Dredged marine sediment (DMS) is a by-product obtained from harbours and dry dock stations harmful to the environment and marine structures. In this study, the effects of replacing sands obtained from quarries with different percentages of DMS (15%, 25%, 35%, 50%, and 100%) dredged from the Persian Gulf on the properties of a roller-compacted concrete pavement (RCCP) were investigated. Three types of Portland cement, i.e. Type II, Type V, and special Portland pozzolanic cement (PC2, PC5, and SPPC) were utilised, along with ground-granulated blast-furnace slag (GGBS_15%) and fibre-reinforced polymer (FRP_1.25%), to improve the resistance and durability properties of RCCP. Compressive strength (CS), special electrical resistance (ER), water absorption (WA), water permeability under pressure, sulphate attack and scanning electron microscopy (SEM) tests were performed after curing the concrete specimens. The maximum CS, and ER, and the minimum water penetration, WA, and weight loss (WL) of concrete in a 5% sodium sulphate solution, were observed for 15% DMS replacement in PC5. Additionally, the maximum sulphate resistance for 25% DMS and 15% GGBS contents was observed in SPPC after one year.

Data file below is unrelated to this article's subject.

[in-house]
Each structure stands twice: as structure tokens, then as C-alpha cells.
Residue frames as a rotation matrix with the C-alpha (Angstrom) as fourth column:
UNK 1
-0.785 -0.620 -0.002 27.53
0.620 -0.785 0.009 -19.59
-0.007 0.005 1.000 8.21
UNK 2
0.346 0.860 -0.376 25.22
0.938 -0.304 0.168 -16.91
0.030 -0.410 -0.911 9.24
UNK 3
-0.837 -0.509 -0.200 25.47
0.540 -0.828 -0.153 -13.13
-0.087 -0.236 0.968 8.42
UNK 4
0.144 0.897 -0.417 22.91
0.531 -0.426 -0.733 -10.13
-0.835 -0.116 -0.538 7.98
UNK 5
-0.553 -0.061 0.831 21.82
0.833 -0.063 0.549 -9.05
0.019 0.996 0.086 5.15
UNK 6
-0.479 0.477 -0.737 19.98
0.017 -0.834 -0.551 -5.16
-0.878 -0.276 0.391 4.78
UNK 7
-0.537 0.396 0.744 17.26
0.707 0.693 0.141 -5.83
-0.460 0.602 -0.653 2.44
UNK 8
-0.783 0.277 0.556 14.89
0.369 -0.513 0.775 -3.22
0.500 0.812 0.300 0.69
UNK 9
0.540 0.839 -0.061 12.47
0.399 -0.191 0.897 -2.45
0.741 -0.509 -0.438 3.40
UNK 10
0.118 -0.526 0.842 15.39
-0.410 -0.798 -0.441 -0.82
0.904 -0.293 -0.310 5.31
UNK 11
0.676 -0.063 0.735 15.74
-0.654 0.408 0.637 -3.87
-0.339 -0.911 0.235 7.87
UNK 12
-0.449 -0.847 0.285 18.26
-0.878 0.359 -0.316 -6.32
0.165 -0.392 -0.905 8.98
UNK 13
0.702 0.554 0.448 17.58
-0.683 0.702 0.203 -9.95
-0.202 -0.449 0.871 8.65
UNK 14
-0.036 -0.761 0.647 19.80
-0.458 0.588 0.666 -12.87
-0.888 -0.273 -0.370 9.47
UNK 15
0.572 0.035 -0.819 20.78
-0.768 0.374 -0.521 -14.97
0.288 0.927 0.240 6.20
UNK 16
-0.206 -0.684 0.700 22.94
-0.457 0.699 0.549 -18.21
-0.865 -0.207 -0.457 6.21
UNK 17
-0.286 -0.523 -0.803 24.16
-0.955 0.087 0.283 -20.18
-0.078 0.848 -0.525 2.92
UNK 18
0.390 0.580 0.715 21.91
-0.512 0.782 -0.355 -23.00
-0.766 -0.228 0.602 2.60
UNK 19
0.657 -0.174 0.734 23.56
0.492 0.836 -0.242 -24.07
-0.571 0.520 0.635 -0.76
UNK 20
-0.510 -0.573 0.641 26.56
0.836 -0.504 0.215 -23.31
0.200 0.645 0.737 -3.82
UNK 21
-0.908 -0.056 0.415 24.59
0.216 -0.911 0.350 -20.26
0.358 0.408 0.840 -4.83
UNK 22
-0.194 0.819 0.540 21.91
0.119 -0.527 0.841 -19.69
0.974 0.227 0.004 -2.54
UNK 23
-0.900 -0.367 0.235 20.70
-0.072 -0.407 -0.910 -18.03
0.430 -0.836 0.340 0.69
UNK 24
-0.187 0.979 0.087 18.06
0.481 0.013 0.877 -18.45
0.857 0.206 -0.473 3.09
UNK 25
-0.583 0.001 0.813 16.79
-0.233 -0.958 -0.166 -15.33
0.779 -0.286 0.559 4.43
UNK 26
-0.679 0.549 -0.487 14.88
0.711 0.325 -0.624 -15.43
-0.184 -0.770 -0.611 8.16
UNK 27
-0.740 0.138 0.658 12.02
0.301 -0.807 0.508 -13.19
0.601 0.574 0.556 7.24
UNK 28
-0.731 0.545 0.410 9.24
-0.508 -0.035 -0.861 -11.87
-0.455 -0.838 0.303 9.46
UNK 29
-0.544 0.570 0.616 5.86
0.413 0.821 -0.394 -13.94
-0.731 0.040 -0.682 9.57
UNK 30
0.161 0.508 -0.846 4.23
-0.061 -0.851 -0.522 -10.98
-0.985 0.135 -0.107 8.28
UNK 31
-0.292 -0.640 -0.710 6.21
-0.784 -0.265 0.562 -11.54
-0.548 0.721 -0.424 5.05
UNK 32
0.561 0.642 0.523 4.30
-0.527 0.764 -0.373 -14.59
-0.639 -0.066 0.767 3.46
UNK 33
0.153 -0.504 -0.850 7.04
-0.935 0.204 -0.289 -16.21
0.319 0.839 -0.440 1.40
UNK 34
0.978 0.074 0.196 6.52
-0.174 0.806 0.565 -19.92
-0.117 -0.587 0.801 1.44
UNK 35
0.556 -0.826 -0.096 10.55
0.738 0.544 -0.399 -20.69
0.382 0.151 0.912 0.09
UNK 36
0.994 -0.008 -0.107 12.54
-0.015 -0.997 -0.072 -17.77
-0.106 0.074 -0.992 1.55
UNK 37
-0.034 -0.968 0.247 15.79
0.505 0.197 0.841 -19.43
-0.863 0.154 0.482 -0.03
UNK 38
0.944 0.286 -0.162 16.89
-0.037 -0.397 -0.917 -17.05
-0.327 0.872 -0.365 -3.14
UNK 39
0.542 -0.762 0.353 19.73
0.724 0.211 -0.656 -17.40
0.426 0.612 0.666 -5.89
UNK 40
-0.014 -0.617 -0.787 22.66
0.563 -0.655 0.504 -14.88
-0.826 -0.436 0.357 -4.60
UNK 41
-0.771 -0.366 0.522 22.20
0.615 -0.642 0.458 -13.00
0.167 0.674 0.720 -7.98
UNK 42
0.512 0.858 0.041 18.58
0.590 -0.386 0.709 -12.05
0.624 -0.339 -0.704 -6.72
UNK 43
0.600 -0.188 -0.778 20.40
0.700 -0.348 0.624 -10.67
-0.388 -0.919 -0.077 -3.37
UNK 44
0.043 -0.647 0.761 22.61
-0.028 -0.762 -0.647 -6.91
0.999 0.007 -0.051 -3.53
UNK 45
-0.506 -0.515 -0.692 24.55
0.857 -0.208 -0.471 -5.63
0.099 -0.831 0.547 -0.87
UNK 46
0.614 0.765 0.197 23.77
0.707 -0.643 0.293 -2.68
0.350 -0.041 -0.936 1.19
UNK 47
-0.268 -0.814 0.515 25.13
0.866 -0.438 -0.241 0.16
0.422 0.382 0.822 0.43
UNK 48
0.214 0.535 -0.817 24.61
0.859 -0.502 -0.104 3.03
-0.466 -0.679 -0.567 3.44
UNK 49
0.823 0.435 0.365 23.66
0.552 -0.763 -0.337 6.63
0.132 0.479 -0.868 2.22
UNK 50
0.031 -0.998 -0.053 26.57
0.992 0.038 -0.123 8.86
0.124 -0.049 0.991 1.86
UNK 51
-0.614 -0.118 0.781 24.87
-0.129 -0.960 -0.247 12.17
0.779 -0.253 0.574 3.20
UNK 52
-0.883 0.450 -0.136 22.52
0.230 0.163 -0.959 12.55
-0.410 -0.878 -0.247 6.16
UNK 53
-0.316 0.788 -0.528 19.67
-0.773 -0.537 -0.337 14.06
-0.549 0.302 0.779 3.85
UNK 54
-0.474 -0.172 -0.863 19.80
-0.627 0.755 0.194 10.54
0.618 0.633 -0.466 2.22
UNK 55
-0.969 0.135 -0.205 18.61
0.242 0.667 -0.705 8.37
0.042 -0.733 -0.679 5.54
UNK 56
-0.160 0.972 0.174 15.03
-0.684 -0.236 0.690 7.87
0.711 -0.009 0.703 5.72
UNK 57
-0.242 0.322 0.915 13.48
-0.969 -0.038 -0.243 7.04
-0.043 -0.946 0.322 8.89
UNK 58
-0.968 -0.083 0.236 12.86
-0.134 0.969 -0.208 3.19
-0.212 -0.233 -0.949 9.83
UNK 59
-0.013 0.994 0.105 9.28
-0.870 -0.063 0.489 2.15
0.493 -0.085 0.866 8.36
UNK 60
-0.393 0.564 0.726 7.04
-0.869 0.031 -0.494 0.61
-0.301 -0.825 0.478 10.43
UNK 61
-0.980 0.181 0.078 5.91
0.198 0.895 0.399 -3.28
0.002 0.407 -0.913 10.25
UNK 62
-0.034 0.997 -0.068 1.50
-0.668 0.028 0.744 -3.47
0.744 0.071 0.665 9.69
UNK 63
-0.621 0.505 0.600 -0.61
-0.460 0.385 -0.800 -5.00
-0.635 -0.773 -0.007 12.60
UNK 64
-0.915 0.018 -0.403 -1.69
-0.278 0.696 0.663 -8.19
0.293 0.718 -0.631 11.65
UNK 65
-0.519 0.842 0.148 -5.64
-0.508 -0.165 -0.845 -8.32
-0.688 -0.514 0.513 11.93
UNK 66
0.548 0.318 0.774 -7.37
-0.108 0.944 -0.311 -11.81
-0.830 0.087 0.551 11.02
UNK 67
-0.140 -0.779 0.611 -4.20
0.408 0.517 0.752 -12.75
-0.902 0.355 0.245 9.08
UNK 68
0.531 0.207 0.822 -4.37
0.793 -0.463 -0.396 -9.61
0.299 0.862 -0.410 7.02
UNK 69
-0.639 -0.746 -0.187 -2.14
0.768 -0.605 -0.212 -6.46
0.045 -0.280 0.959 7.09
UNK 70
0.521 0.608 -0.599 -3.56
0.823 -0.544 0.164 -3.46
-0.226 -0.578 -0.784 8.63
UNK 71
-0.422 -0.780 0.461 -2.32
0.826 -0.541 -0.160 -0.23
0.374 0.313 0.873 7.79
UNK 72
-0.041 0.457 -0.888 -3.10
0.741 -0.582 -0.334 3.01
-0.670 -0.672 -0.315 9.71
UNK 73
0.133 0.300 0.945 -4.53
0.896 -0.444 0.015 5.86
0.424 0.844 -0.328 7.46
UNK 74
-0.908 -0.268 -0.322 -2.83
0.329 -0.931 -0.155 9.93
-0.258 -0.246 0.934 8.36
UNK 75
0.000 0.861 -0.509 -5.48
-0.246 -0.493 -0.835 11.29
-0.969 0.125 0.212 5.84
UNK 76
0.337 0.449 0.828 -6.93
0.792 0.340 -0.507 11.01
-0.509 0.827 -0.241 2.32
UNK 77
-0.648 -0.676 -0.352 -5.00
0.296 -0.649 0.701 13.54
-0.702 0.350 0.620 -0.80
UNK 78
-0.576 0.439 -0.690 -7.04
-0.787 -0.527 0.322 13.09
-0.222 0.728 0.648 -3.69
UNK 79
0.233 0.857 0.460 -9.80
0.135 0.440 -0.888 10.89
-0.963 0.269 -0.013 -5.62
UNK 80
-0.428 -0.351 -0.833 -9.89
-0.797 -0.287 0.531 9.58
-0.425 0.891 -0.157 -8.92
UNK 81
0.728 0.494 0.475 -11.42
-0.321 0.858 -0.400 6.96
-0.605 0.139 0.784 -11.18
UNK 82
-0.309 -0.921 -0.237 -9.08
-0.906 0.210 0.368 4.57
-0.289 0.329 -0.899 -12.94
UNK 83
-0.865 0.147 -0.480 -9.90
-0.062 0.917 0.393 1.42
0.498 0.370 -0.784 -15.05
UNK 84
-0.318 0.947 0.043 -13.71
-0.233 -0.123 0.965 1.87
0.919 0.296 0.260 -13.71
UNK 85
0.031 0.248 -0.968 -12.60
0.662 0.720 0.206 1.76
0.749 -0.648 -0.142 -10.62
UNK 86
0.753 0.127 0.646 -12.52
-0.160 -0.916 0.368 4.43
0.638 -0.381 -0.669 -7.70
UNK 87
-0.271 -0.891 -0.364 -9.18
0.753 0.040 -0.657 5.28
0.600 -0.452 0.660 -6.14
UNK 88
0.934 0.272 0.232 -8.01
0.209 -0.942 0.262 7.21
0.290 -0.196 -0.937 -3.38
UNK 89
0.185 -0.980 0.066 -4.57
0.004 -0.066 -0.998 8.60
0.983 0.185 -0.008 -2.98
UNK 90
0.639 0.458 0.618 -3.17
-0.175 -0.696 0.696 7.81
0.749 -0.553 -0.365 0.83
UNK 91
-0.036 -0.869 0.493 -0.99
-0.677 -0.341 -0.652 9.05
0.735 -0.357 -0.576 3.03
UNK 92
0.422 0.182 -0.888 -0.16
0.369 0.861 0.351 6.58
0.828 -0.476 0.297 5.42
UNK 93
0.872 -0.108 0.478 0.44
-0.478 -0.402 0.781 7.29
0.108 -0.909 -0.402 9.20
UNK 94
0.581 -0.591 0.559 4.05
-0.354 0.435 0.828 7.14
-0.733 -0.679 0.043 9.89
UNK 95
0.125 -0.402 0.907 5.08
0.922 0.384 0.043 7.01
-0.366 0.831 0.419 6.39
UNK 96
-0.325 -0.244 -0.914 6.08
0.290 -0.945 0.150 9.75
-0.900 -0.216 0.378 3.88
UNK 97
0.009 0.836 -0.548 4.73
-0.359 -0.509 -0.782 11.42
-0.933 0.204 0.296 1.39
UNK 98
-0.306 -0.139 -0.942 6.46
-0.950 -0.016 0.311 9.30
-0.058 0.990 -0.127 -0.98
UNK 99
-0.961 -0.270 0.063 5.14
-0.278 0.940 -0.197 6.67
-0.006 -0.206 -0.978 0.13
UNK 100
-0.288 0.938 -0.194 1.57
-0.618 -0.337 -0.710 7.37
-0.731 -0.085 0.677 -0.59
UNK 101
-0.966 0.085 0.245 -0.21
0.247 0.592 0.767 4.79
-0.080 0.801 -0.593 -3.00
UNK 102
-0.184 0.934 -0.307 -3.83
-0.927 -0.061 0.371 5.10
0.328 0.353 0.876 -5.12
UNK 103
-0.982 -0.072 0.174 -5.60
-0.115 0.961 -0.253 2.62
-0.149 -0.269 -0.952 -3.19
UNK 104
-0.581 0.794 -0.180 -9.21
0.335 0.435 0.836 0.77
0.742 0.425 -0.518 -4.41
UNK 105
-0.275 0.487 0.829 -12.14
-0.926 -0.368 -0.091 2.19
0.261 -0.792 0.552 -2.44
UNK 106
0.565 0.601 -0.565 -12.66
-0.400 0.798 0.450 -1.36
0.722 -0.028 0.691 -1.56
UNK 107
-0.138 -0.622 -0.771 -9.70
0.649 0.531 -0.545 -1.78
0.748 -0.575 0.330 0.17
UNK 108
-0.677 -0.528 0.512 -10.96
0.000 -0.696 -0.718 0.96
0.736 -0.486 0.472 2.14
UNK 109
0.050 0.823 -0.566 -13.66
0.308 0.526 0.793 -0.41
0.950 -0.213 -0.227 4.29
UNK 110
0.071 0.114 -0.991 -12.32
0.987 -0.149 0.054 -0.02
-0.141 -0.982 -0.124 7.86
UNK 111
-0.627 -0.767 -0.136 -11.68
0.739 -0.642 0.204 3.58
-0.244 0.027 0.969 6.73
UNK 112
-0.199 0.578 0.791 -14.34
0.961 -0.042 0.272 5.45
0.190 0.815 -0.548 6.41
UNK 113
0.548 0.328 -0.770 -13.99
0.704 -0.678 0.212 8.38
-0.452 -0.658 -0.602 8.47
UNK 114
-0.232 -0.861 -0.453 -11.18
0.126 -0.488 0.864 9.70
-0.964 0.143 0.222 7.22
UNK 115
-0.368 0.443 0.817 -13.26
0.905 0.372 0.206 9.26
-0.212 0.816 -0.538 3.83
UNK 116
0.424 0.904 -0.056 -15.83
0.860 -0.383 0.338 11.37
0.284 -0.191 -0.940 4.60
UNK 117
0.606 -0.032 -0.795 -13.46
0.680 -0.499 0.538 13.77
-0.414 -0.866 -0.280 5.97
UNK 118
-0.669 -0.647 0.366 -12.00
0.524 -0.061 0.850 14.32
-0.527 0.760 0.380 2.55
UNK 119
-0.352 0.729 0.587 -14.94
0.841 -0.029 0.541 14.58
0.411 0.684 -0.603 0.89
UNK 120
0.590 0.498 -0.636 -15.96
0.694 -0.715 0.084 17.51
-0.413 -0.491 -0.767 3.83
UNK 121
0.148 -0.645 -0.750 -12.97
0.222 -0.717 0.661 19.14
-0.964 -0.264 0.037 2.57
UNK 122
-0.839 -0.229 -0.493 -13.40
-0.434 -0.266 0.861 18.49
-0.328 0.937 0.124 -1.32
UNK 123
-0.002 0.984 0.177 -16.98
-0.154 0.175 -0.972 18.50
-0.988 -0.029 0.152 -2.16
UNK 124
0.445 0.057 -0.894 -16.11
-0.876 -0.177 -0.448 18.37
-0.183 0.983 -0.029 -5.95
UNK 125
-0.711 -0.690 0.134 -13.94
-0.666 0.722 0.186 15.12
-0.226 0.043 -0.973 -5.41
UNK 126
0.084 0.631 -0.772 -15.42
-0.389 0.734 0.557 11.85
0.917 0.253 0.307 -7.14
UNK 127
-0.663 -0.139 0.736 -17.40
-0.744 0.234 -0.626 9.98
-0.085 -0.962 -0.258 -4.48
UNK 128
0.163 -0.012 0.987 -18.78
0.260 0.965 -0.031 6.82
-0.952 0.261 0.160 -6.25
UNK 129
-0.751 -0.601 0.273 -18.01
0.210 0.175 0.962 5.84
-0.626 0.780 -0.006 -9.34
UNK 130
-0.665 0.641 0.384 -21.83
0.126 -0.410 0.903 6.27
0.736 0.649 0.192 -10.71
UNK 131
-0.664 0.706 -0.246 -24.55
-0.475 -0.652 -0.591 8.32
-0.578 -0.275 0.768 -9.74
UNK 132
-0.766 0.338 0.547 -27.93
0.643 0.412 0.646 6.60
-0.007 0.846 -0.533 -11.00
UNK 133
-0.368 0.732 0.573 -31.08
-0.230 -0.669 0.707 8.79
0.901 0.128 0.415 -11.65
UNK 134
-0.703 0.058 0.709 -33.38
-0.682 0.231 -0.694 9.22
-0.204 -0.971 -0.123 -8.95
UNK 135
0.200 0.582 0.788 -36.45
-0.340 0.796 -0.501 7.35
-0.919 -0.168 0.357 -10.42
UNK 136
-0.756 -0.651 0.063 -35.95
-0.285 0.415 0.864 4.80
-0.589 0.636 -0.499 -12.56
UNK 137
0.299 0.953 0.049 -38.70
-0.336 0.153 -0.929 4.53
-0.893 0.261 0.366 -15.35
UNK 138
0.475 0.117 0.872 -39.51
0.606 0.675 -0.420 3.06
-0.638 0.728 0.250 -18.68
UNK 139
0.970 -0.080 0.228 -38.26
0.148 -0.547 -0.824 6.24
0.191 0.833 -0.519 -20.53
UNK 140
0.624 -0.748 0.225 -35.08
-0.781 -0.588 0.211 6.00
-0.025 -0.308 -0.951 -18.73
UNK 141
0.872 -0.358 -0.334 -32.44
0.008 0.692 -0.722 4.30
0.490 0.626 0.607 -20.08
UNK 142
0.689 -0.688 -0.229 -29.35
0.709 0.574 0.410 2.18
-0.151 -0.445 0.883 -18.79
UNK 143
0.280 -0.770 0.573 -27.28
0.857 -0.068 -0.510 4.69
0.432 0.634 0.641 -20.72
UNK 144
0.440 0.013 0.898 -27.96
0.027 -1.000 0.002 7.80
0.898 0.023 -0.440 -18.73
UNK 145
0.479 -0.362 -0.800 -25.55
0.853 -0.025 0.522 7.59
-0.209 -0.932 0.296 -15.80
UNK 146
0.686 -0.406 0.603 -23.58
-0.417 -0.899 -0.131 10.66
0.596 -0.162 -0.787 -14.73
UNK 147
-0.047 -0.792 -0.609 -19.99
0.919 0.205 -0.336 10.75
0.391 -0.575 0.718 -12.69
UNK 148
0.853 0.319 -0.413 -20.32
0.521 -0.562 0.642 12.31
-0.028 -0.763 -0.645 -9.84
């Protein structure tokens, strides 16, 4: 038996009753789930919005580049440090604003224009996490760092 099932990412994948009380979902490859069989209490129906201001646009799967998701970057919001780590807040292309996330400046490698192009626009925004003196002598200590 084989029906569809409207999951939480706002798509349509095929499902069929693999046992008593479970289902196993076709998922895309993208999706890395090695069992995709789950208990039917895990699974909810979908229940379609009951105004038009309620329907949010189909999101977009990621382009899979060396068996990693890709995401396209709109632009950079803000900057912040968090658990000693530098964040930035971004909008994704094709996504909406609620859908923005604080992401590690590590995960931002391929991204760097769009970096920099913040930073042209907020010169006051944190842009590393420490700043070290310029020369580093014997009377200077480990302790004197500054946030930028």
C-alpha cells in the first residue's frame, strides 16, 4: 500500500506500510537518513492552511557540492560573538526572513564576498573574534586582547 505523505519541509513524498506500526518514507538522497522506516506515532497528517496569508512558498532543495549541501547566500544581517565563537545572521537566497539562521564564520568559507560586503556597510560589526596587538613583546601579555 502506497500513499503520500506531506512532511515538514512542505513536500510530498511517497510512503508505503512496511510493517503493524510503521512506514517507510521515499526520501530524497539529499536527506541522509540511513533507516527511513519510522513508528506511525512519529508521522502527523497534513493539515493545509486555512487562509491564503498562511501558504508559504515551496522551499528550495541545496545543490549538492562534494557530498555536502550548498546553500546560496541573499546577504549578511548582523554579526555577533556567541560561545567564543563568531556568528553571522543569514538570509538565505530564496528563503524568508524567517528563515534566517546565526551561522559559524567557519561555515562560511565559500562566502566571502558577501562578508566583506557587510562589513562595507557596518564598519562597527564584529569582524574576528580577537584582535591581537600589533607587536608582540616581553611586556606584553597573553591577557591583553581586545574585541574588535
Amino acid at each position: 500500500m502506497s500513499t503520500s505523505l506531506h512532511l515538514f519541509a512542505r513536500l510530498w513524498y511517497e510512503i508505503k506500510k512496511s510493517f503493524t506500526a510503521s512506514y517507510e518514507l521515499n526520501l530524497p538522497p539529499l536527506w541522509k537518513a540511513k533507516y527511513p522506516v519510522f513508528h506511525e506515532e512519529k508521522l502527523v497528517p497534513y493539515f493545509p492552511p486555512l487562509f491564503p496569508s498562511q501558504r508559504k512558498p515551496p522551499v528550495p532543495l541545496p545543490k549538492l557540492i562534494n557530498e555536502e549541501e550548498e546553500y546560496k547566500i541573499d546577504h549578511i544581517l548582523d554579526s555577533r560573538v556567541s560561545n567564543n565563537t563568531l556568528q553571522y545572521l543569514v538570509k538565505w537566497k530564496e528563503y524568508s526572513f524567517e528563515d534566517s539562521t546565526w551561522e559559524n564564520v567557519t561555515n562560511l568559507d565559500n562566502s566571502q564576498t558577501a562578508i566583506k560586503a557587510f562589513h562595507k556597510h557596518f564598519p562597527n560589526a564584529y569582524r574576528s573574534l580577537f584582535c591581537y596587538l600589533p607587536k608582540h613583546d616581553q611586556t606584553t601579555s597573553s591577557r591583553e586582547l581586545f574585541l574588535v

- Electrical resistivity
- Roller-compacted concrete pavement
- Scanning electron microscopy
- Sodium sulphate attack
- Water penetration